In the first episode of our new podcast In Conversation With…our Managing Director, Ben Hutton, talks to the CEO of DirectID, James Varga.
DirectID gives greater, more immediate, insight into customer and business data, allowing banks access to up-to-date risk and credit analysis, without relying on historical data from credit scores.
Ben and James talk about how the pandemic has shaped a new need for access to funding for businesses and how DirectID can be used to give lenders insight into people’s current circumstances for a personalised solution.
Watch the full recording at the end of this extract.
Why don’t I play you in? James Varga of DirectID, why don’t you tell me about DirectID straight from the horse’s mouth, as it were?
At DirectID, we help businesses understand their customers. We use bank data, or what the world is calling open banking PSD2. We use that data to help banks onboard their customers and essentially create a better risk credit assessment of an individual customer or business, using the wealth of information they have in their financial accounts, which is their bank data.
What about yourself? What was your path to management and DirectID?
I come from a startup background and I’m a startup junkie. I like solving problems and building things.
Before this I worked with a personal finance management platform called Money Dashboard and helped build that wonderful tool. During that process I realised that while you could suggest to people they invest in products or increase their mortgage payments or get a pension a lot of those processes are still very physically focused, right?
You have to go into branches and sign bits of paper. Keeping in mind that this was 10 years ago so it was a little while ago now. If we can leverage that data that people have with their bank account to show they are who they say they are then those businesses that want to sell financial products online can do it a bit more quickly, a bit more safely and get a richer insight and to the individual. It gives [lenders and banks] something that’s a bit more specific to the individual, other than a postcode or a credit score, which doesn’t have any colour to it, if that makes sense. It’s not dynamic.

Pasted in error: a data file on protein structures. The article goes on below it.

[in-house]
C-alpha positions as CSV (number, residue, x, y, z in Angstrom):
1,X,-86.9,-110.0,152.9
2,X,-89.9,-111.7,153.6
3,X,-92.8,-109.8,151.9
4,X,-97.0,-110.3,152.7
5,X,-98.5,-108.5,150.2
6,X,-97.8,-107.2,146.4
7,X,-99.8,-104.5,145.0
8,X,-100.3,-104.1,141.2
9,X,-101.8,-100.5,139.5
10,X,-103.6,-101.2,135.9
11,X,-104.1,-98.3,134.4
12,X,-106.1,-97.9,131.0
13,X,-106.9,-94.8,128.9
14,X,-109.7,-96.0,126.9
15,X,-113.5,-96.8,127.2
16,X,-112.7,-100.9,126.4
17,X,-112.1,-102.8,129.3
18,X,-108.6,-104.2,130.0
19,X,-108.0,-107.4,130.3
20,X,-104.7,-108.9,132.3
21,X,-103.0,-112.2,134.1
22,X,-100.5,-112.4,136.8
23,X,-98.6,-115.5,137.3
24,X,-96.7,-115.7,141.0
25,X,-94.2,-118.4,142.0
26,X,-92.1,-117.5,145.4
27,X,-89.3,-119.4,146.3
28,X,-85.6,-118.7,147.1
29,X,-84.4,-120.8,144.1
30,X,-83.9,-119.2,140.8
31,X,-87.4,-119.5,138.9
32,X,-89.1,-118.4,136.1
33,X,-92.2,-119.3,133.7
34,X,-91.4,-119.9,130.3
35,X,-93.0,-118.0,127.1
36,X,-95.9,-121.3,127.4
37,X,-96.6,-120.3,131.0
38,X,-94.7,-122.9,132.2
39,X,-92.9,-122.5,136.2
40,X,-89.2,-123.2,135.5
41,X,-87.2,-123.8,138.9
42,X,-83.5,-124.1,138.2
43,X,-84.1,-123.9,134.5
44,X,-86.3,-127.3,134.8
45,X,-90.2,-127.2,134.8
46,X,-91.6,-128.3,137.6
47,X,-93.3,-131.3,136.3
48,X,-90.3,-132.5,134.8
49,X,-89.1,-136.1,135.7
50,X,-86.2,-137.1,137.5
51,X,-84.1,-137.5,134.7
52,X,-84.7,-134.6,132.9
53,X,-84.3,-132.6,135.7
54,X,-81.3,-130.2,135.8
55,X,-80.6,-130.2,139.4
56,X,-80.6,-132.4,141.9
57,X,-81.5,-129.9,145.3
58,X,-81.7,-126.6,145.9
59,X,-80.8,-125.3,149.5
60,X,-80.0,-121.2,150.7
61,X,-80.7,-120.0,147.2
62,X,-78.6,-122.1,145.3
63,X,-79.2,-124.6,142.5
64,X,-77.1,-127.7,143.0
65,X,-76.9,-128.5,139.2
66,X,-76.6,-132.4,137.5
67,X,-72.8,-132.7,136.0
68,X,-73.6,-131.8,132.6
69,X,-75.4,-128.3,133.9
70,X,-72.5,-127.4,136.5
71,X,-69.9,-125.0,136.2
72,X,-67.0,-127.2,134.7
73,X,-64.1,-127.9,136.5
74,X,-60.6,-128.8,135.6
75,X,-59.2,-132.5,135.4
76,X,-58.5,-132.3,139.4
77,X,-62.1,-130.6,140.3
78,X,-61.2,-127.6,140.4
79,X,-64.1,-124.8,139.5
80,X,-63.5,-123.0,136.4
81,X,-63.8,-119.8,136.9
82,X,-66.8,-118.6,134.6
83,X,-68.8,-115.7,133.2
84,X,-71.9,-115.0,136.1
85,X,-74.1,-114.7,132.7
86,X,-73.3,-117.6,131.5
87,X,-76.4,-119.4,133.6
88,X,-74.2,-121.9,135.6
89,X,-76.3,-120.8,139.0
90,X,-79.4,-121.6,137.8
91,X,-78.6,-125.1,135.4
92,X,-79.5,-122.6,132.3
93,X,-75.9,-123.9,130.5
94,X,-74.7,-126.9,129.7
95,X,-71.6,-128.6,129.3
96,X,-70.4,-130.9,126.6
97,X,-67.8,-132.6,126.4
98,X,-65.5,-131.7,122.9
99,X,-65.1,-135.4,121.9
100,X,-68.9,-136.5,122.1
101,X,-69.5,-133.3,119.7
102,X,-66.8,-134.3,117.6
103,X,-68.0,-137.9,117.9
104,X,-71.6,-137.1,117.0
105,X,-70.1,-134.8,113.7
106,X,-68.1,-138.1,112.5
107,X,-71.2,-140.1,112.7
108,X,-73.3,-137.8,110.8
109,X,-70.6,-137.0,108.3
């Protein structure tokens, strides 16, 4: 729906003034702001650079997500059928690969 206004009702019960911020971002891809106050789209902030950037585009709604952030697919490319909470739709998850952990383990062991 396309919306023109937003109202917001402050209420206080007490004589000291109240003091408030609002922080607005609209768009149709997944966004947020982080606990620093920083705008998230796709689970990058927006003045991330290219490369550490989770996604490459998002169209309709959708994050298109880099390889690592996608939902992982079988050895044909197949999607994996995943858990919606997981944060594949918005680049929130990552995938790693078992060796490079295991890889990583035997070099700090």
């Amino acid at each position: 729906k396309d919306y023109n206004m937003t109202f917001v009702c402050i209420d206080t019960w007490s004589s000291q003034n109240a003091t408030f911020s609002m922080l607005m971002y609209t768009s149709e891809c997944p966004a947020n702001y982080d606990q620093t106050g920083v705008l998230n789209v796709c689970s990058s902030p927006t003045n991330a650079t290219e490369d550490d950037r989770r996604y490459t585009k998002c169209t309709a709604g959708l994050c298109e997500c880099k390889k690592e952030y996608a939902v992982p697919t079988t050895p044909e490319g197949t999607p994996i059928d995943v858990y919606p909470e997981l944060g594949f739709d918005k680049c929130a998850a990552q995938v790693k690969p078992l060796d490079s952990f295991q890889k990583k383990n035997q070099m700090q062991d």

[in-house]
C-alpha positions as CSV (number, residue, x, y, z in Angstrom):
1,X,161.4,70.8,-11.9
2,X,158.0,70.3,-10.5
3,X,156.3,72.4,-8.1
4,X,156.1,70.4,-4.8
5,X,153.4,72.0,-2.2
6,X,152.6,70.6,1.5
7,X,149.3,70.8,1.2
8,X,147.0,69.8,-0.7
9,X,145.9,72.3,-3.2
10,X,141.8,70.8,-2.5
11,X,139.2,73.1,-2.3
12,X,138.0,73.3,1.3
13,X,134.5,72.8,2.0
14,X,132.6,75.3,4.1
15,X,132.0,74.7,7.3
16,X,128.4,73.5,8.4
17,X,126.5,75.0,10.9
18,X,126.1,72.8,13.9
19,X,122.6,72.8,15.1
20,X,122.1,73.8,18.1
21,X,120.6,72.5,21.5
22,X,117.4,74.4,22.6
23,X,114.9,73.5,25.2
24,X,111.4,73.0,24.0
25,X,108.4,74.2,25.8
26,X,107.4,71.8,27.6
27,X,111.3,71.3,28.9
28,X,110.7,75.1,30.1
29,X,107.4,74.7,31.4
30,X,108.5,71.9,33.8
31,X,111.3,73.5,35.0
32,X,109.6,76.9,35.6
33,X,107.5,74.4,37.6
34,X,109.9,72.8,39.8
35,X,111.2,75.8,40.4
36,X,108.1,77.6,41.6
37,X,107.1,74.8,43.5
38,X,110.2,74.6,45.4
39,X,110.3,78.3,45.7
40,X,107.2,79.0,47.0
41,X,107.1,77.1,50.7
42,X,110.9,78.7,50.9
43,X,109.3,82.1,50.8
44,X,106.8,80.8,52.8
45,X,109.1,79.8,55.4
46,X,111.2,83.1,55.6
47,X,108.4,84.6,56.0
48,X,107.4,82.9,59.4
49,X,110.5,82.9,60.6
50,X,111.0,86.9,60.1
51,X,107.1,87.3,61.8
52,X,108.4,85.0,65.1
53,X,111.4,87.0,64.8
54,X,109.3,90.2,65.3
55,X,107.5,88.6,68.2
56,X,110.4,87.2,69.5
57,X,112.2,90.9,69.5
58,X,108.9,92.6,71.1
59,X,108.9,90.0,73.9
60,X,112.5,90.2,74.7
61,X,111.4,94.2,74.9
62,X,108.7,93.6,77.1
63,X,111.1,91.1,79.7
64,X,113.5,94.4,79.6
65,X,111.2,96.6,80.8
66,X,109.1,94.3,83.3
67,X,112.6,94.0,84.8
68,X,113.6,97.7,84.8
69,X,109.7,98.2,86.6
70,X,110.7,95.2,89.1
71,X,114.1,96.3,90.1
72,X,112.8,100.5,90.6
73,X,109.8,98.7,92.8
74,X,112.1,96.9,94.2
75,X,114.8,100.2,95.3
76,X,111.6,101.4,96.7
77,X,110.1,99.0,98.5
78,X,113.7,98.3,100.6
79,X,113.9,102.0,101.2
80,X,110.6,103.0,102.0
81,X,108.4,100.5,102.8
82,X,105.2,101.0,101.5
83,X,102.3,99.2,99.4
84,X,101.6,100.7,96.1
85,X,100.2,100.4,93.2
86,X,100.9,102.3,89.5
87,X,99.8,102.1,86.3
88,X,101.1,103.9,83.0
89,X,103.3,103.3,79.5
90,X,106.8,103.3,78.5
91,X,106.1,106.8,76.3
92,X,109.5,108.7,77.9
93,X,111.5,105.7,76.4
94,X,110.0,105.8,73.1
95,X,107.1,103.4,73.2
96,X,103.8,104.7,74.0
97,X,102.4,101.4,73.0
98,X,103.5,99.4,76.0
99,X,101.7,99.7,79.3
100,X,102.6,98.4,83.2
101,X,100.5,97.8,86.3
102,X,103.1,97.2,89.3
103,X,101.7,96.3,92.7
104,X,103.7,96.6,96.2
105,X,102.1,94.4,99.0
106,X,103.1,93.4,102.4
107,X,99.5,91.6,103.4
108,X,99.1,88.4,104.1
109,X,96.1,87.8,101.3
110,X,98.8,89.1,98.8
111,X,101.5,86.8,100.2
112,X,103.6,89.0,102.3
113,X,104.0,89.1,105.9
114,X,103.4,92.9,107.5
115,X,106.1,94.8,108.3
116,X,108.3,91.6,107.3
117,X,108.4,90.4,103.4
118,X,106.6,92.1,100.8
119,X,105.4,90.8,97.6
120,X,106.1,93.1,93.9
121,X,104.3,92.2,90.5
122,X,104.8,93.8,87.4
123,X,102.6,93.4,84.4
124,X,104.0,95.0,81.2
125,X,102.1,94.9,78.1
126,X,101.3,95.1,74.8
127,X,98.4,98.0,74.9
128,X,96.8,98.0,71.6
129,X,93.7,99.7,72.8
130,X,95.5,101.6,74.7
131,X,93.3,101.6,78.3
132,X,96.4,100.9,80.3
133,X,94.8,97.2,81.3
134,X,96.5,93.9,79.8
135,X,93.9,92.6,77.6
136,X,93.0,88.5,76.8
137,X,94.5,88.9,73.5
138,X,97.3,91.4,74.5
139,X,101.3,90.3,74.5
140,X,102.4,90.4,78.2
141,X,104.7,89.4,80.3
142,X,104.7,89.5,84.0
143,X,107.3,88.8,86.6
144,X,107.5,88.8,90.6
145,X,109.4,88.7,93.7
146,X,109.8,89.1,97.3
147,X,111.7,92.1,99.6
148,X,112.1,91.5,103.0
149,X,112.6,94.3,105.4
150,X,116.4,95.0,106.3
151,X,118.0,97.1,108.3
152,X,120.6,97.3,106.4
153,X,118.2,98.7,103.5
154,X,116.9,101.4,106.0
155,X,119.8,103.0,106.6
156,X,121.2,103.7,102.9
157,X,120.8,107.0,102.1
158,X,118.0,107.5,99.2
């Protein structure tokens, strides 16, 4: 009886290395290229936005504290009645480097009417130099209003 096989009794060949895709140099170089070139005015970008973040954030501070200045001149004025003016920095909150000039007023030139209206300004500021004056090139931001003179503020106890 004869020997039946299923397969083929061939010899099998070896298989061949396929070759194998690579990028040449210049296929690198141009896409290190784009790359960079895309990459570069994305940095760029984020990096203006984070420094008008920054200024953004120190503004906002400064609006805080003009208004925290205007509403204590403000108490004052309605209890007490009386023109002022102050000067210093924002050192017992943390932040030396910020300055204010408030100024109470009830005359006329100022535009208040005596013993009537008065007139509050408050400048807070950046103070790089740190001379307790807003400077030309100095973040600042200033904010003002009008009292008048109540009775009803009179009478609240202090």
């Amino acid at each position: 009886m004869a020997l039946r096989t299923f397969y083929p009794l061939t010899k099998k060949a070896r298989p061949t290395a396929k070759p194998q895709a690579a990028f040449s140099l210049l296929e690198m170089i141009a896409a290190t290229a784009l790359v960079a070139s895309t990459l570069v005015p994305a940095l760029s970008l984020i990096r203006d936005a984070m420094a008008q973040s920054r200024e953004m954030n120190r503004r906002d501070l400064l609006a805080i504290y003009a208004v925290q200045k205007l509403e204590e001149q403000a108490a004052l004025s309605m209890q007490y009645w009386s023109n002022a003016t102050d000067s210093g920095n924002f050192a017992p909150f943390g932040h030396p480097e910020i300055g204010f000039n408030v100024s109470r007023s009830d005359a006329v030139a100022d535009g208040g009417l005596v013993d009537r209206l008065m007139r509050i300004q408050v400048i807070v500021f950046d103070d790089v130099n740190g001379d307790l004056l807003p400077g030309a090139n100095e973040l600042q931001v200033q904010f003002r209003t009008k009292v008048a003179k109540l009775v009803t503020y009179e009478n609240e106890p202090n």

So we started 10 years ago with this idea of leveraging that data and we live in a world that's fundamentally shifted now through open banking and PSD2. It’s been a journey, that’s for sure.
How’s that journey been interrupted or affected by Covid-19?
The pandemic has been really good for us. It’s horrible for much of the world, absolutely. A lot of Fintechs are really suffering, not just because of a lack of investment or nervousness in the market or whatever it is.
For us it caused a fundamental shift and has shaken up the rest of the world to think about doing things differently and how to do things differently, because there isn’t much of a choice. A couple of examples are that the idea of going into a branch today is a lot more remote than it was six months ago. There was still a battle for banks and financial institutions to keep that branch and keep that physical connection with customers. But I think today we’ve shifted and a lot of customers don't want that physical contact or they want the option to do it in a more digital and convenient way.
The other thing in our world, around credit risk, is that with bureau and credit agency scores, it doesn’t have that colour and it’s also historical data. So your credit reference or credit rating reflects what you’ve done in the past, maybe 6, 12 or 24 months. Mine today happens to be accurate but for a lot of people it isn’t - whether they’ve been furloughed or lost their job or their business has gone into administration, whatever it is. The world has shifted quite a bit over the last three or four months.
Talk to me a little bit more about that. The traditional model of banking is to look at relatively stable spending and income and those have, as you rightly pointed out, been massively disrupted for people. How do you cope with that when the data is suddenly skewed and there’s no model for it?
This is the beauty of bank data. It’s not three months but typically 12 months that you’ll get when someone is sharing their bank statements in that open banking process. In that last 12 months of data, you could really understand the individual and see those that have more money and those that have less money. That data fundamentally shifts how financial institutions lend to people or businesses, SMEs and Medium Enterprises are a really interesting area.
Just because you have a strong credit score, doesn’t mean you’ll get the product. I like personal examples quite a bit and we all live in a world where it has to relate to us: maybe about a year ago, I went to the Apple Store to buy a phone, thought I’d put it on financing because I wanted the yearly upgrade and Apple Care that came with it. I was willing to pay a bit of interest for that. I have a 992 out of a 1000 on Experian’s credit score.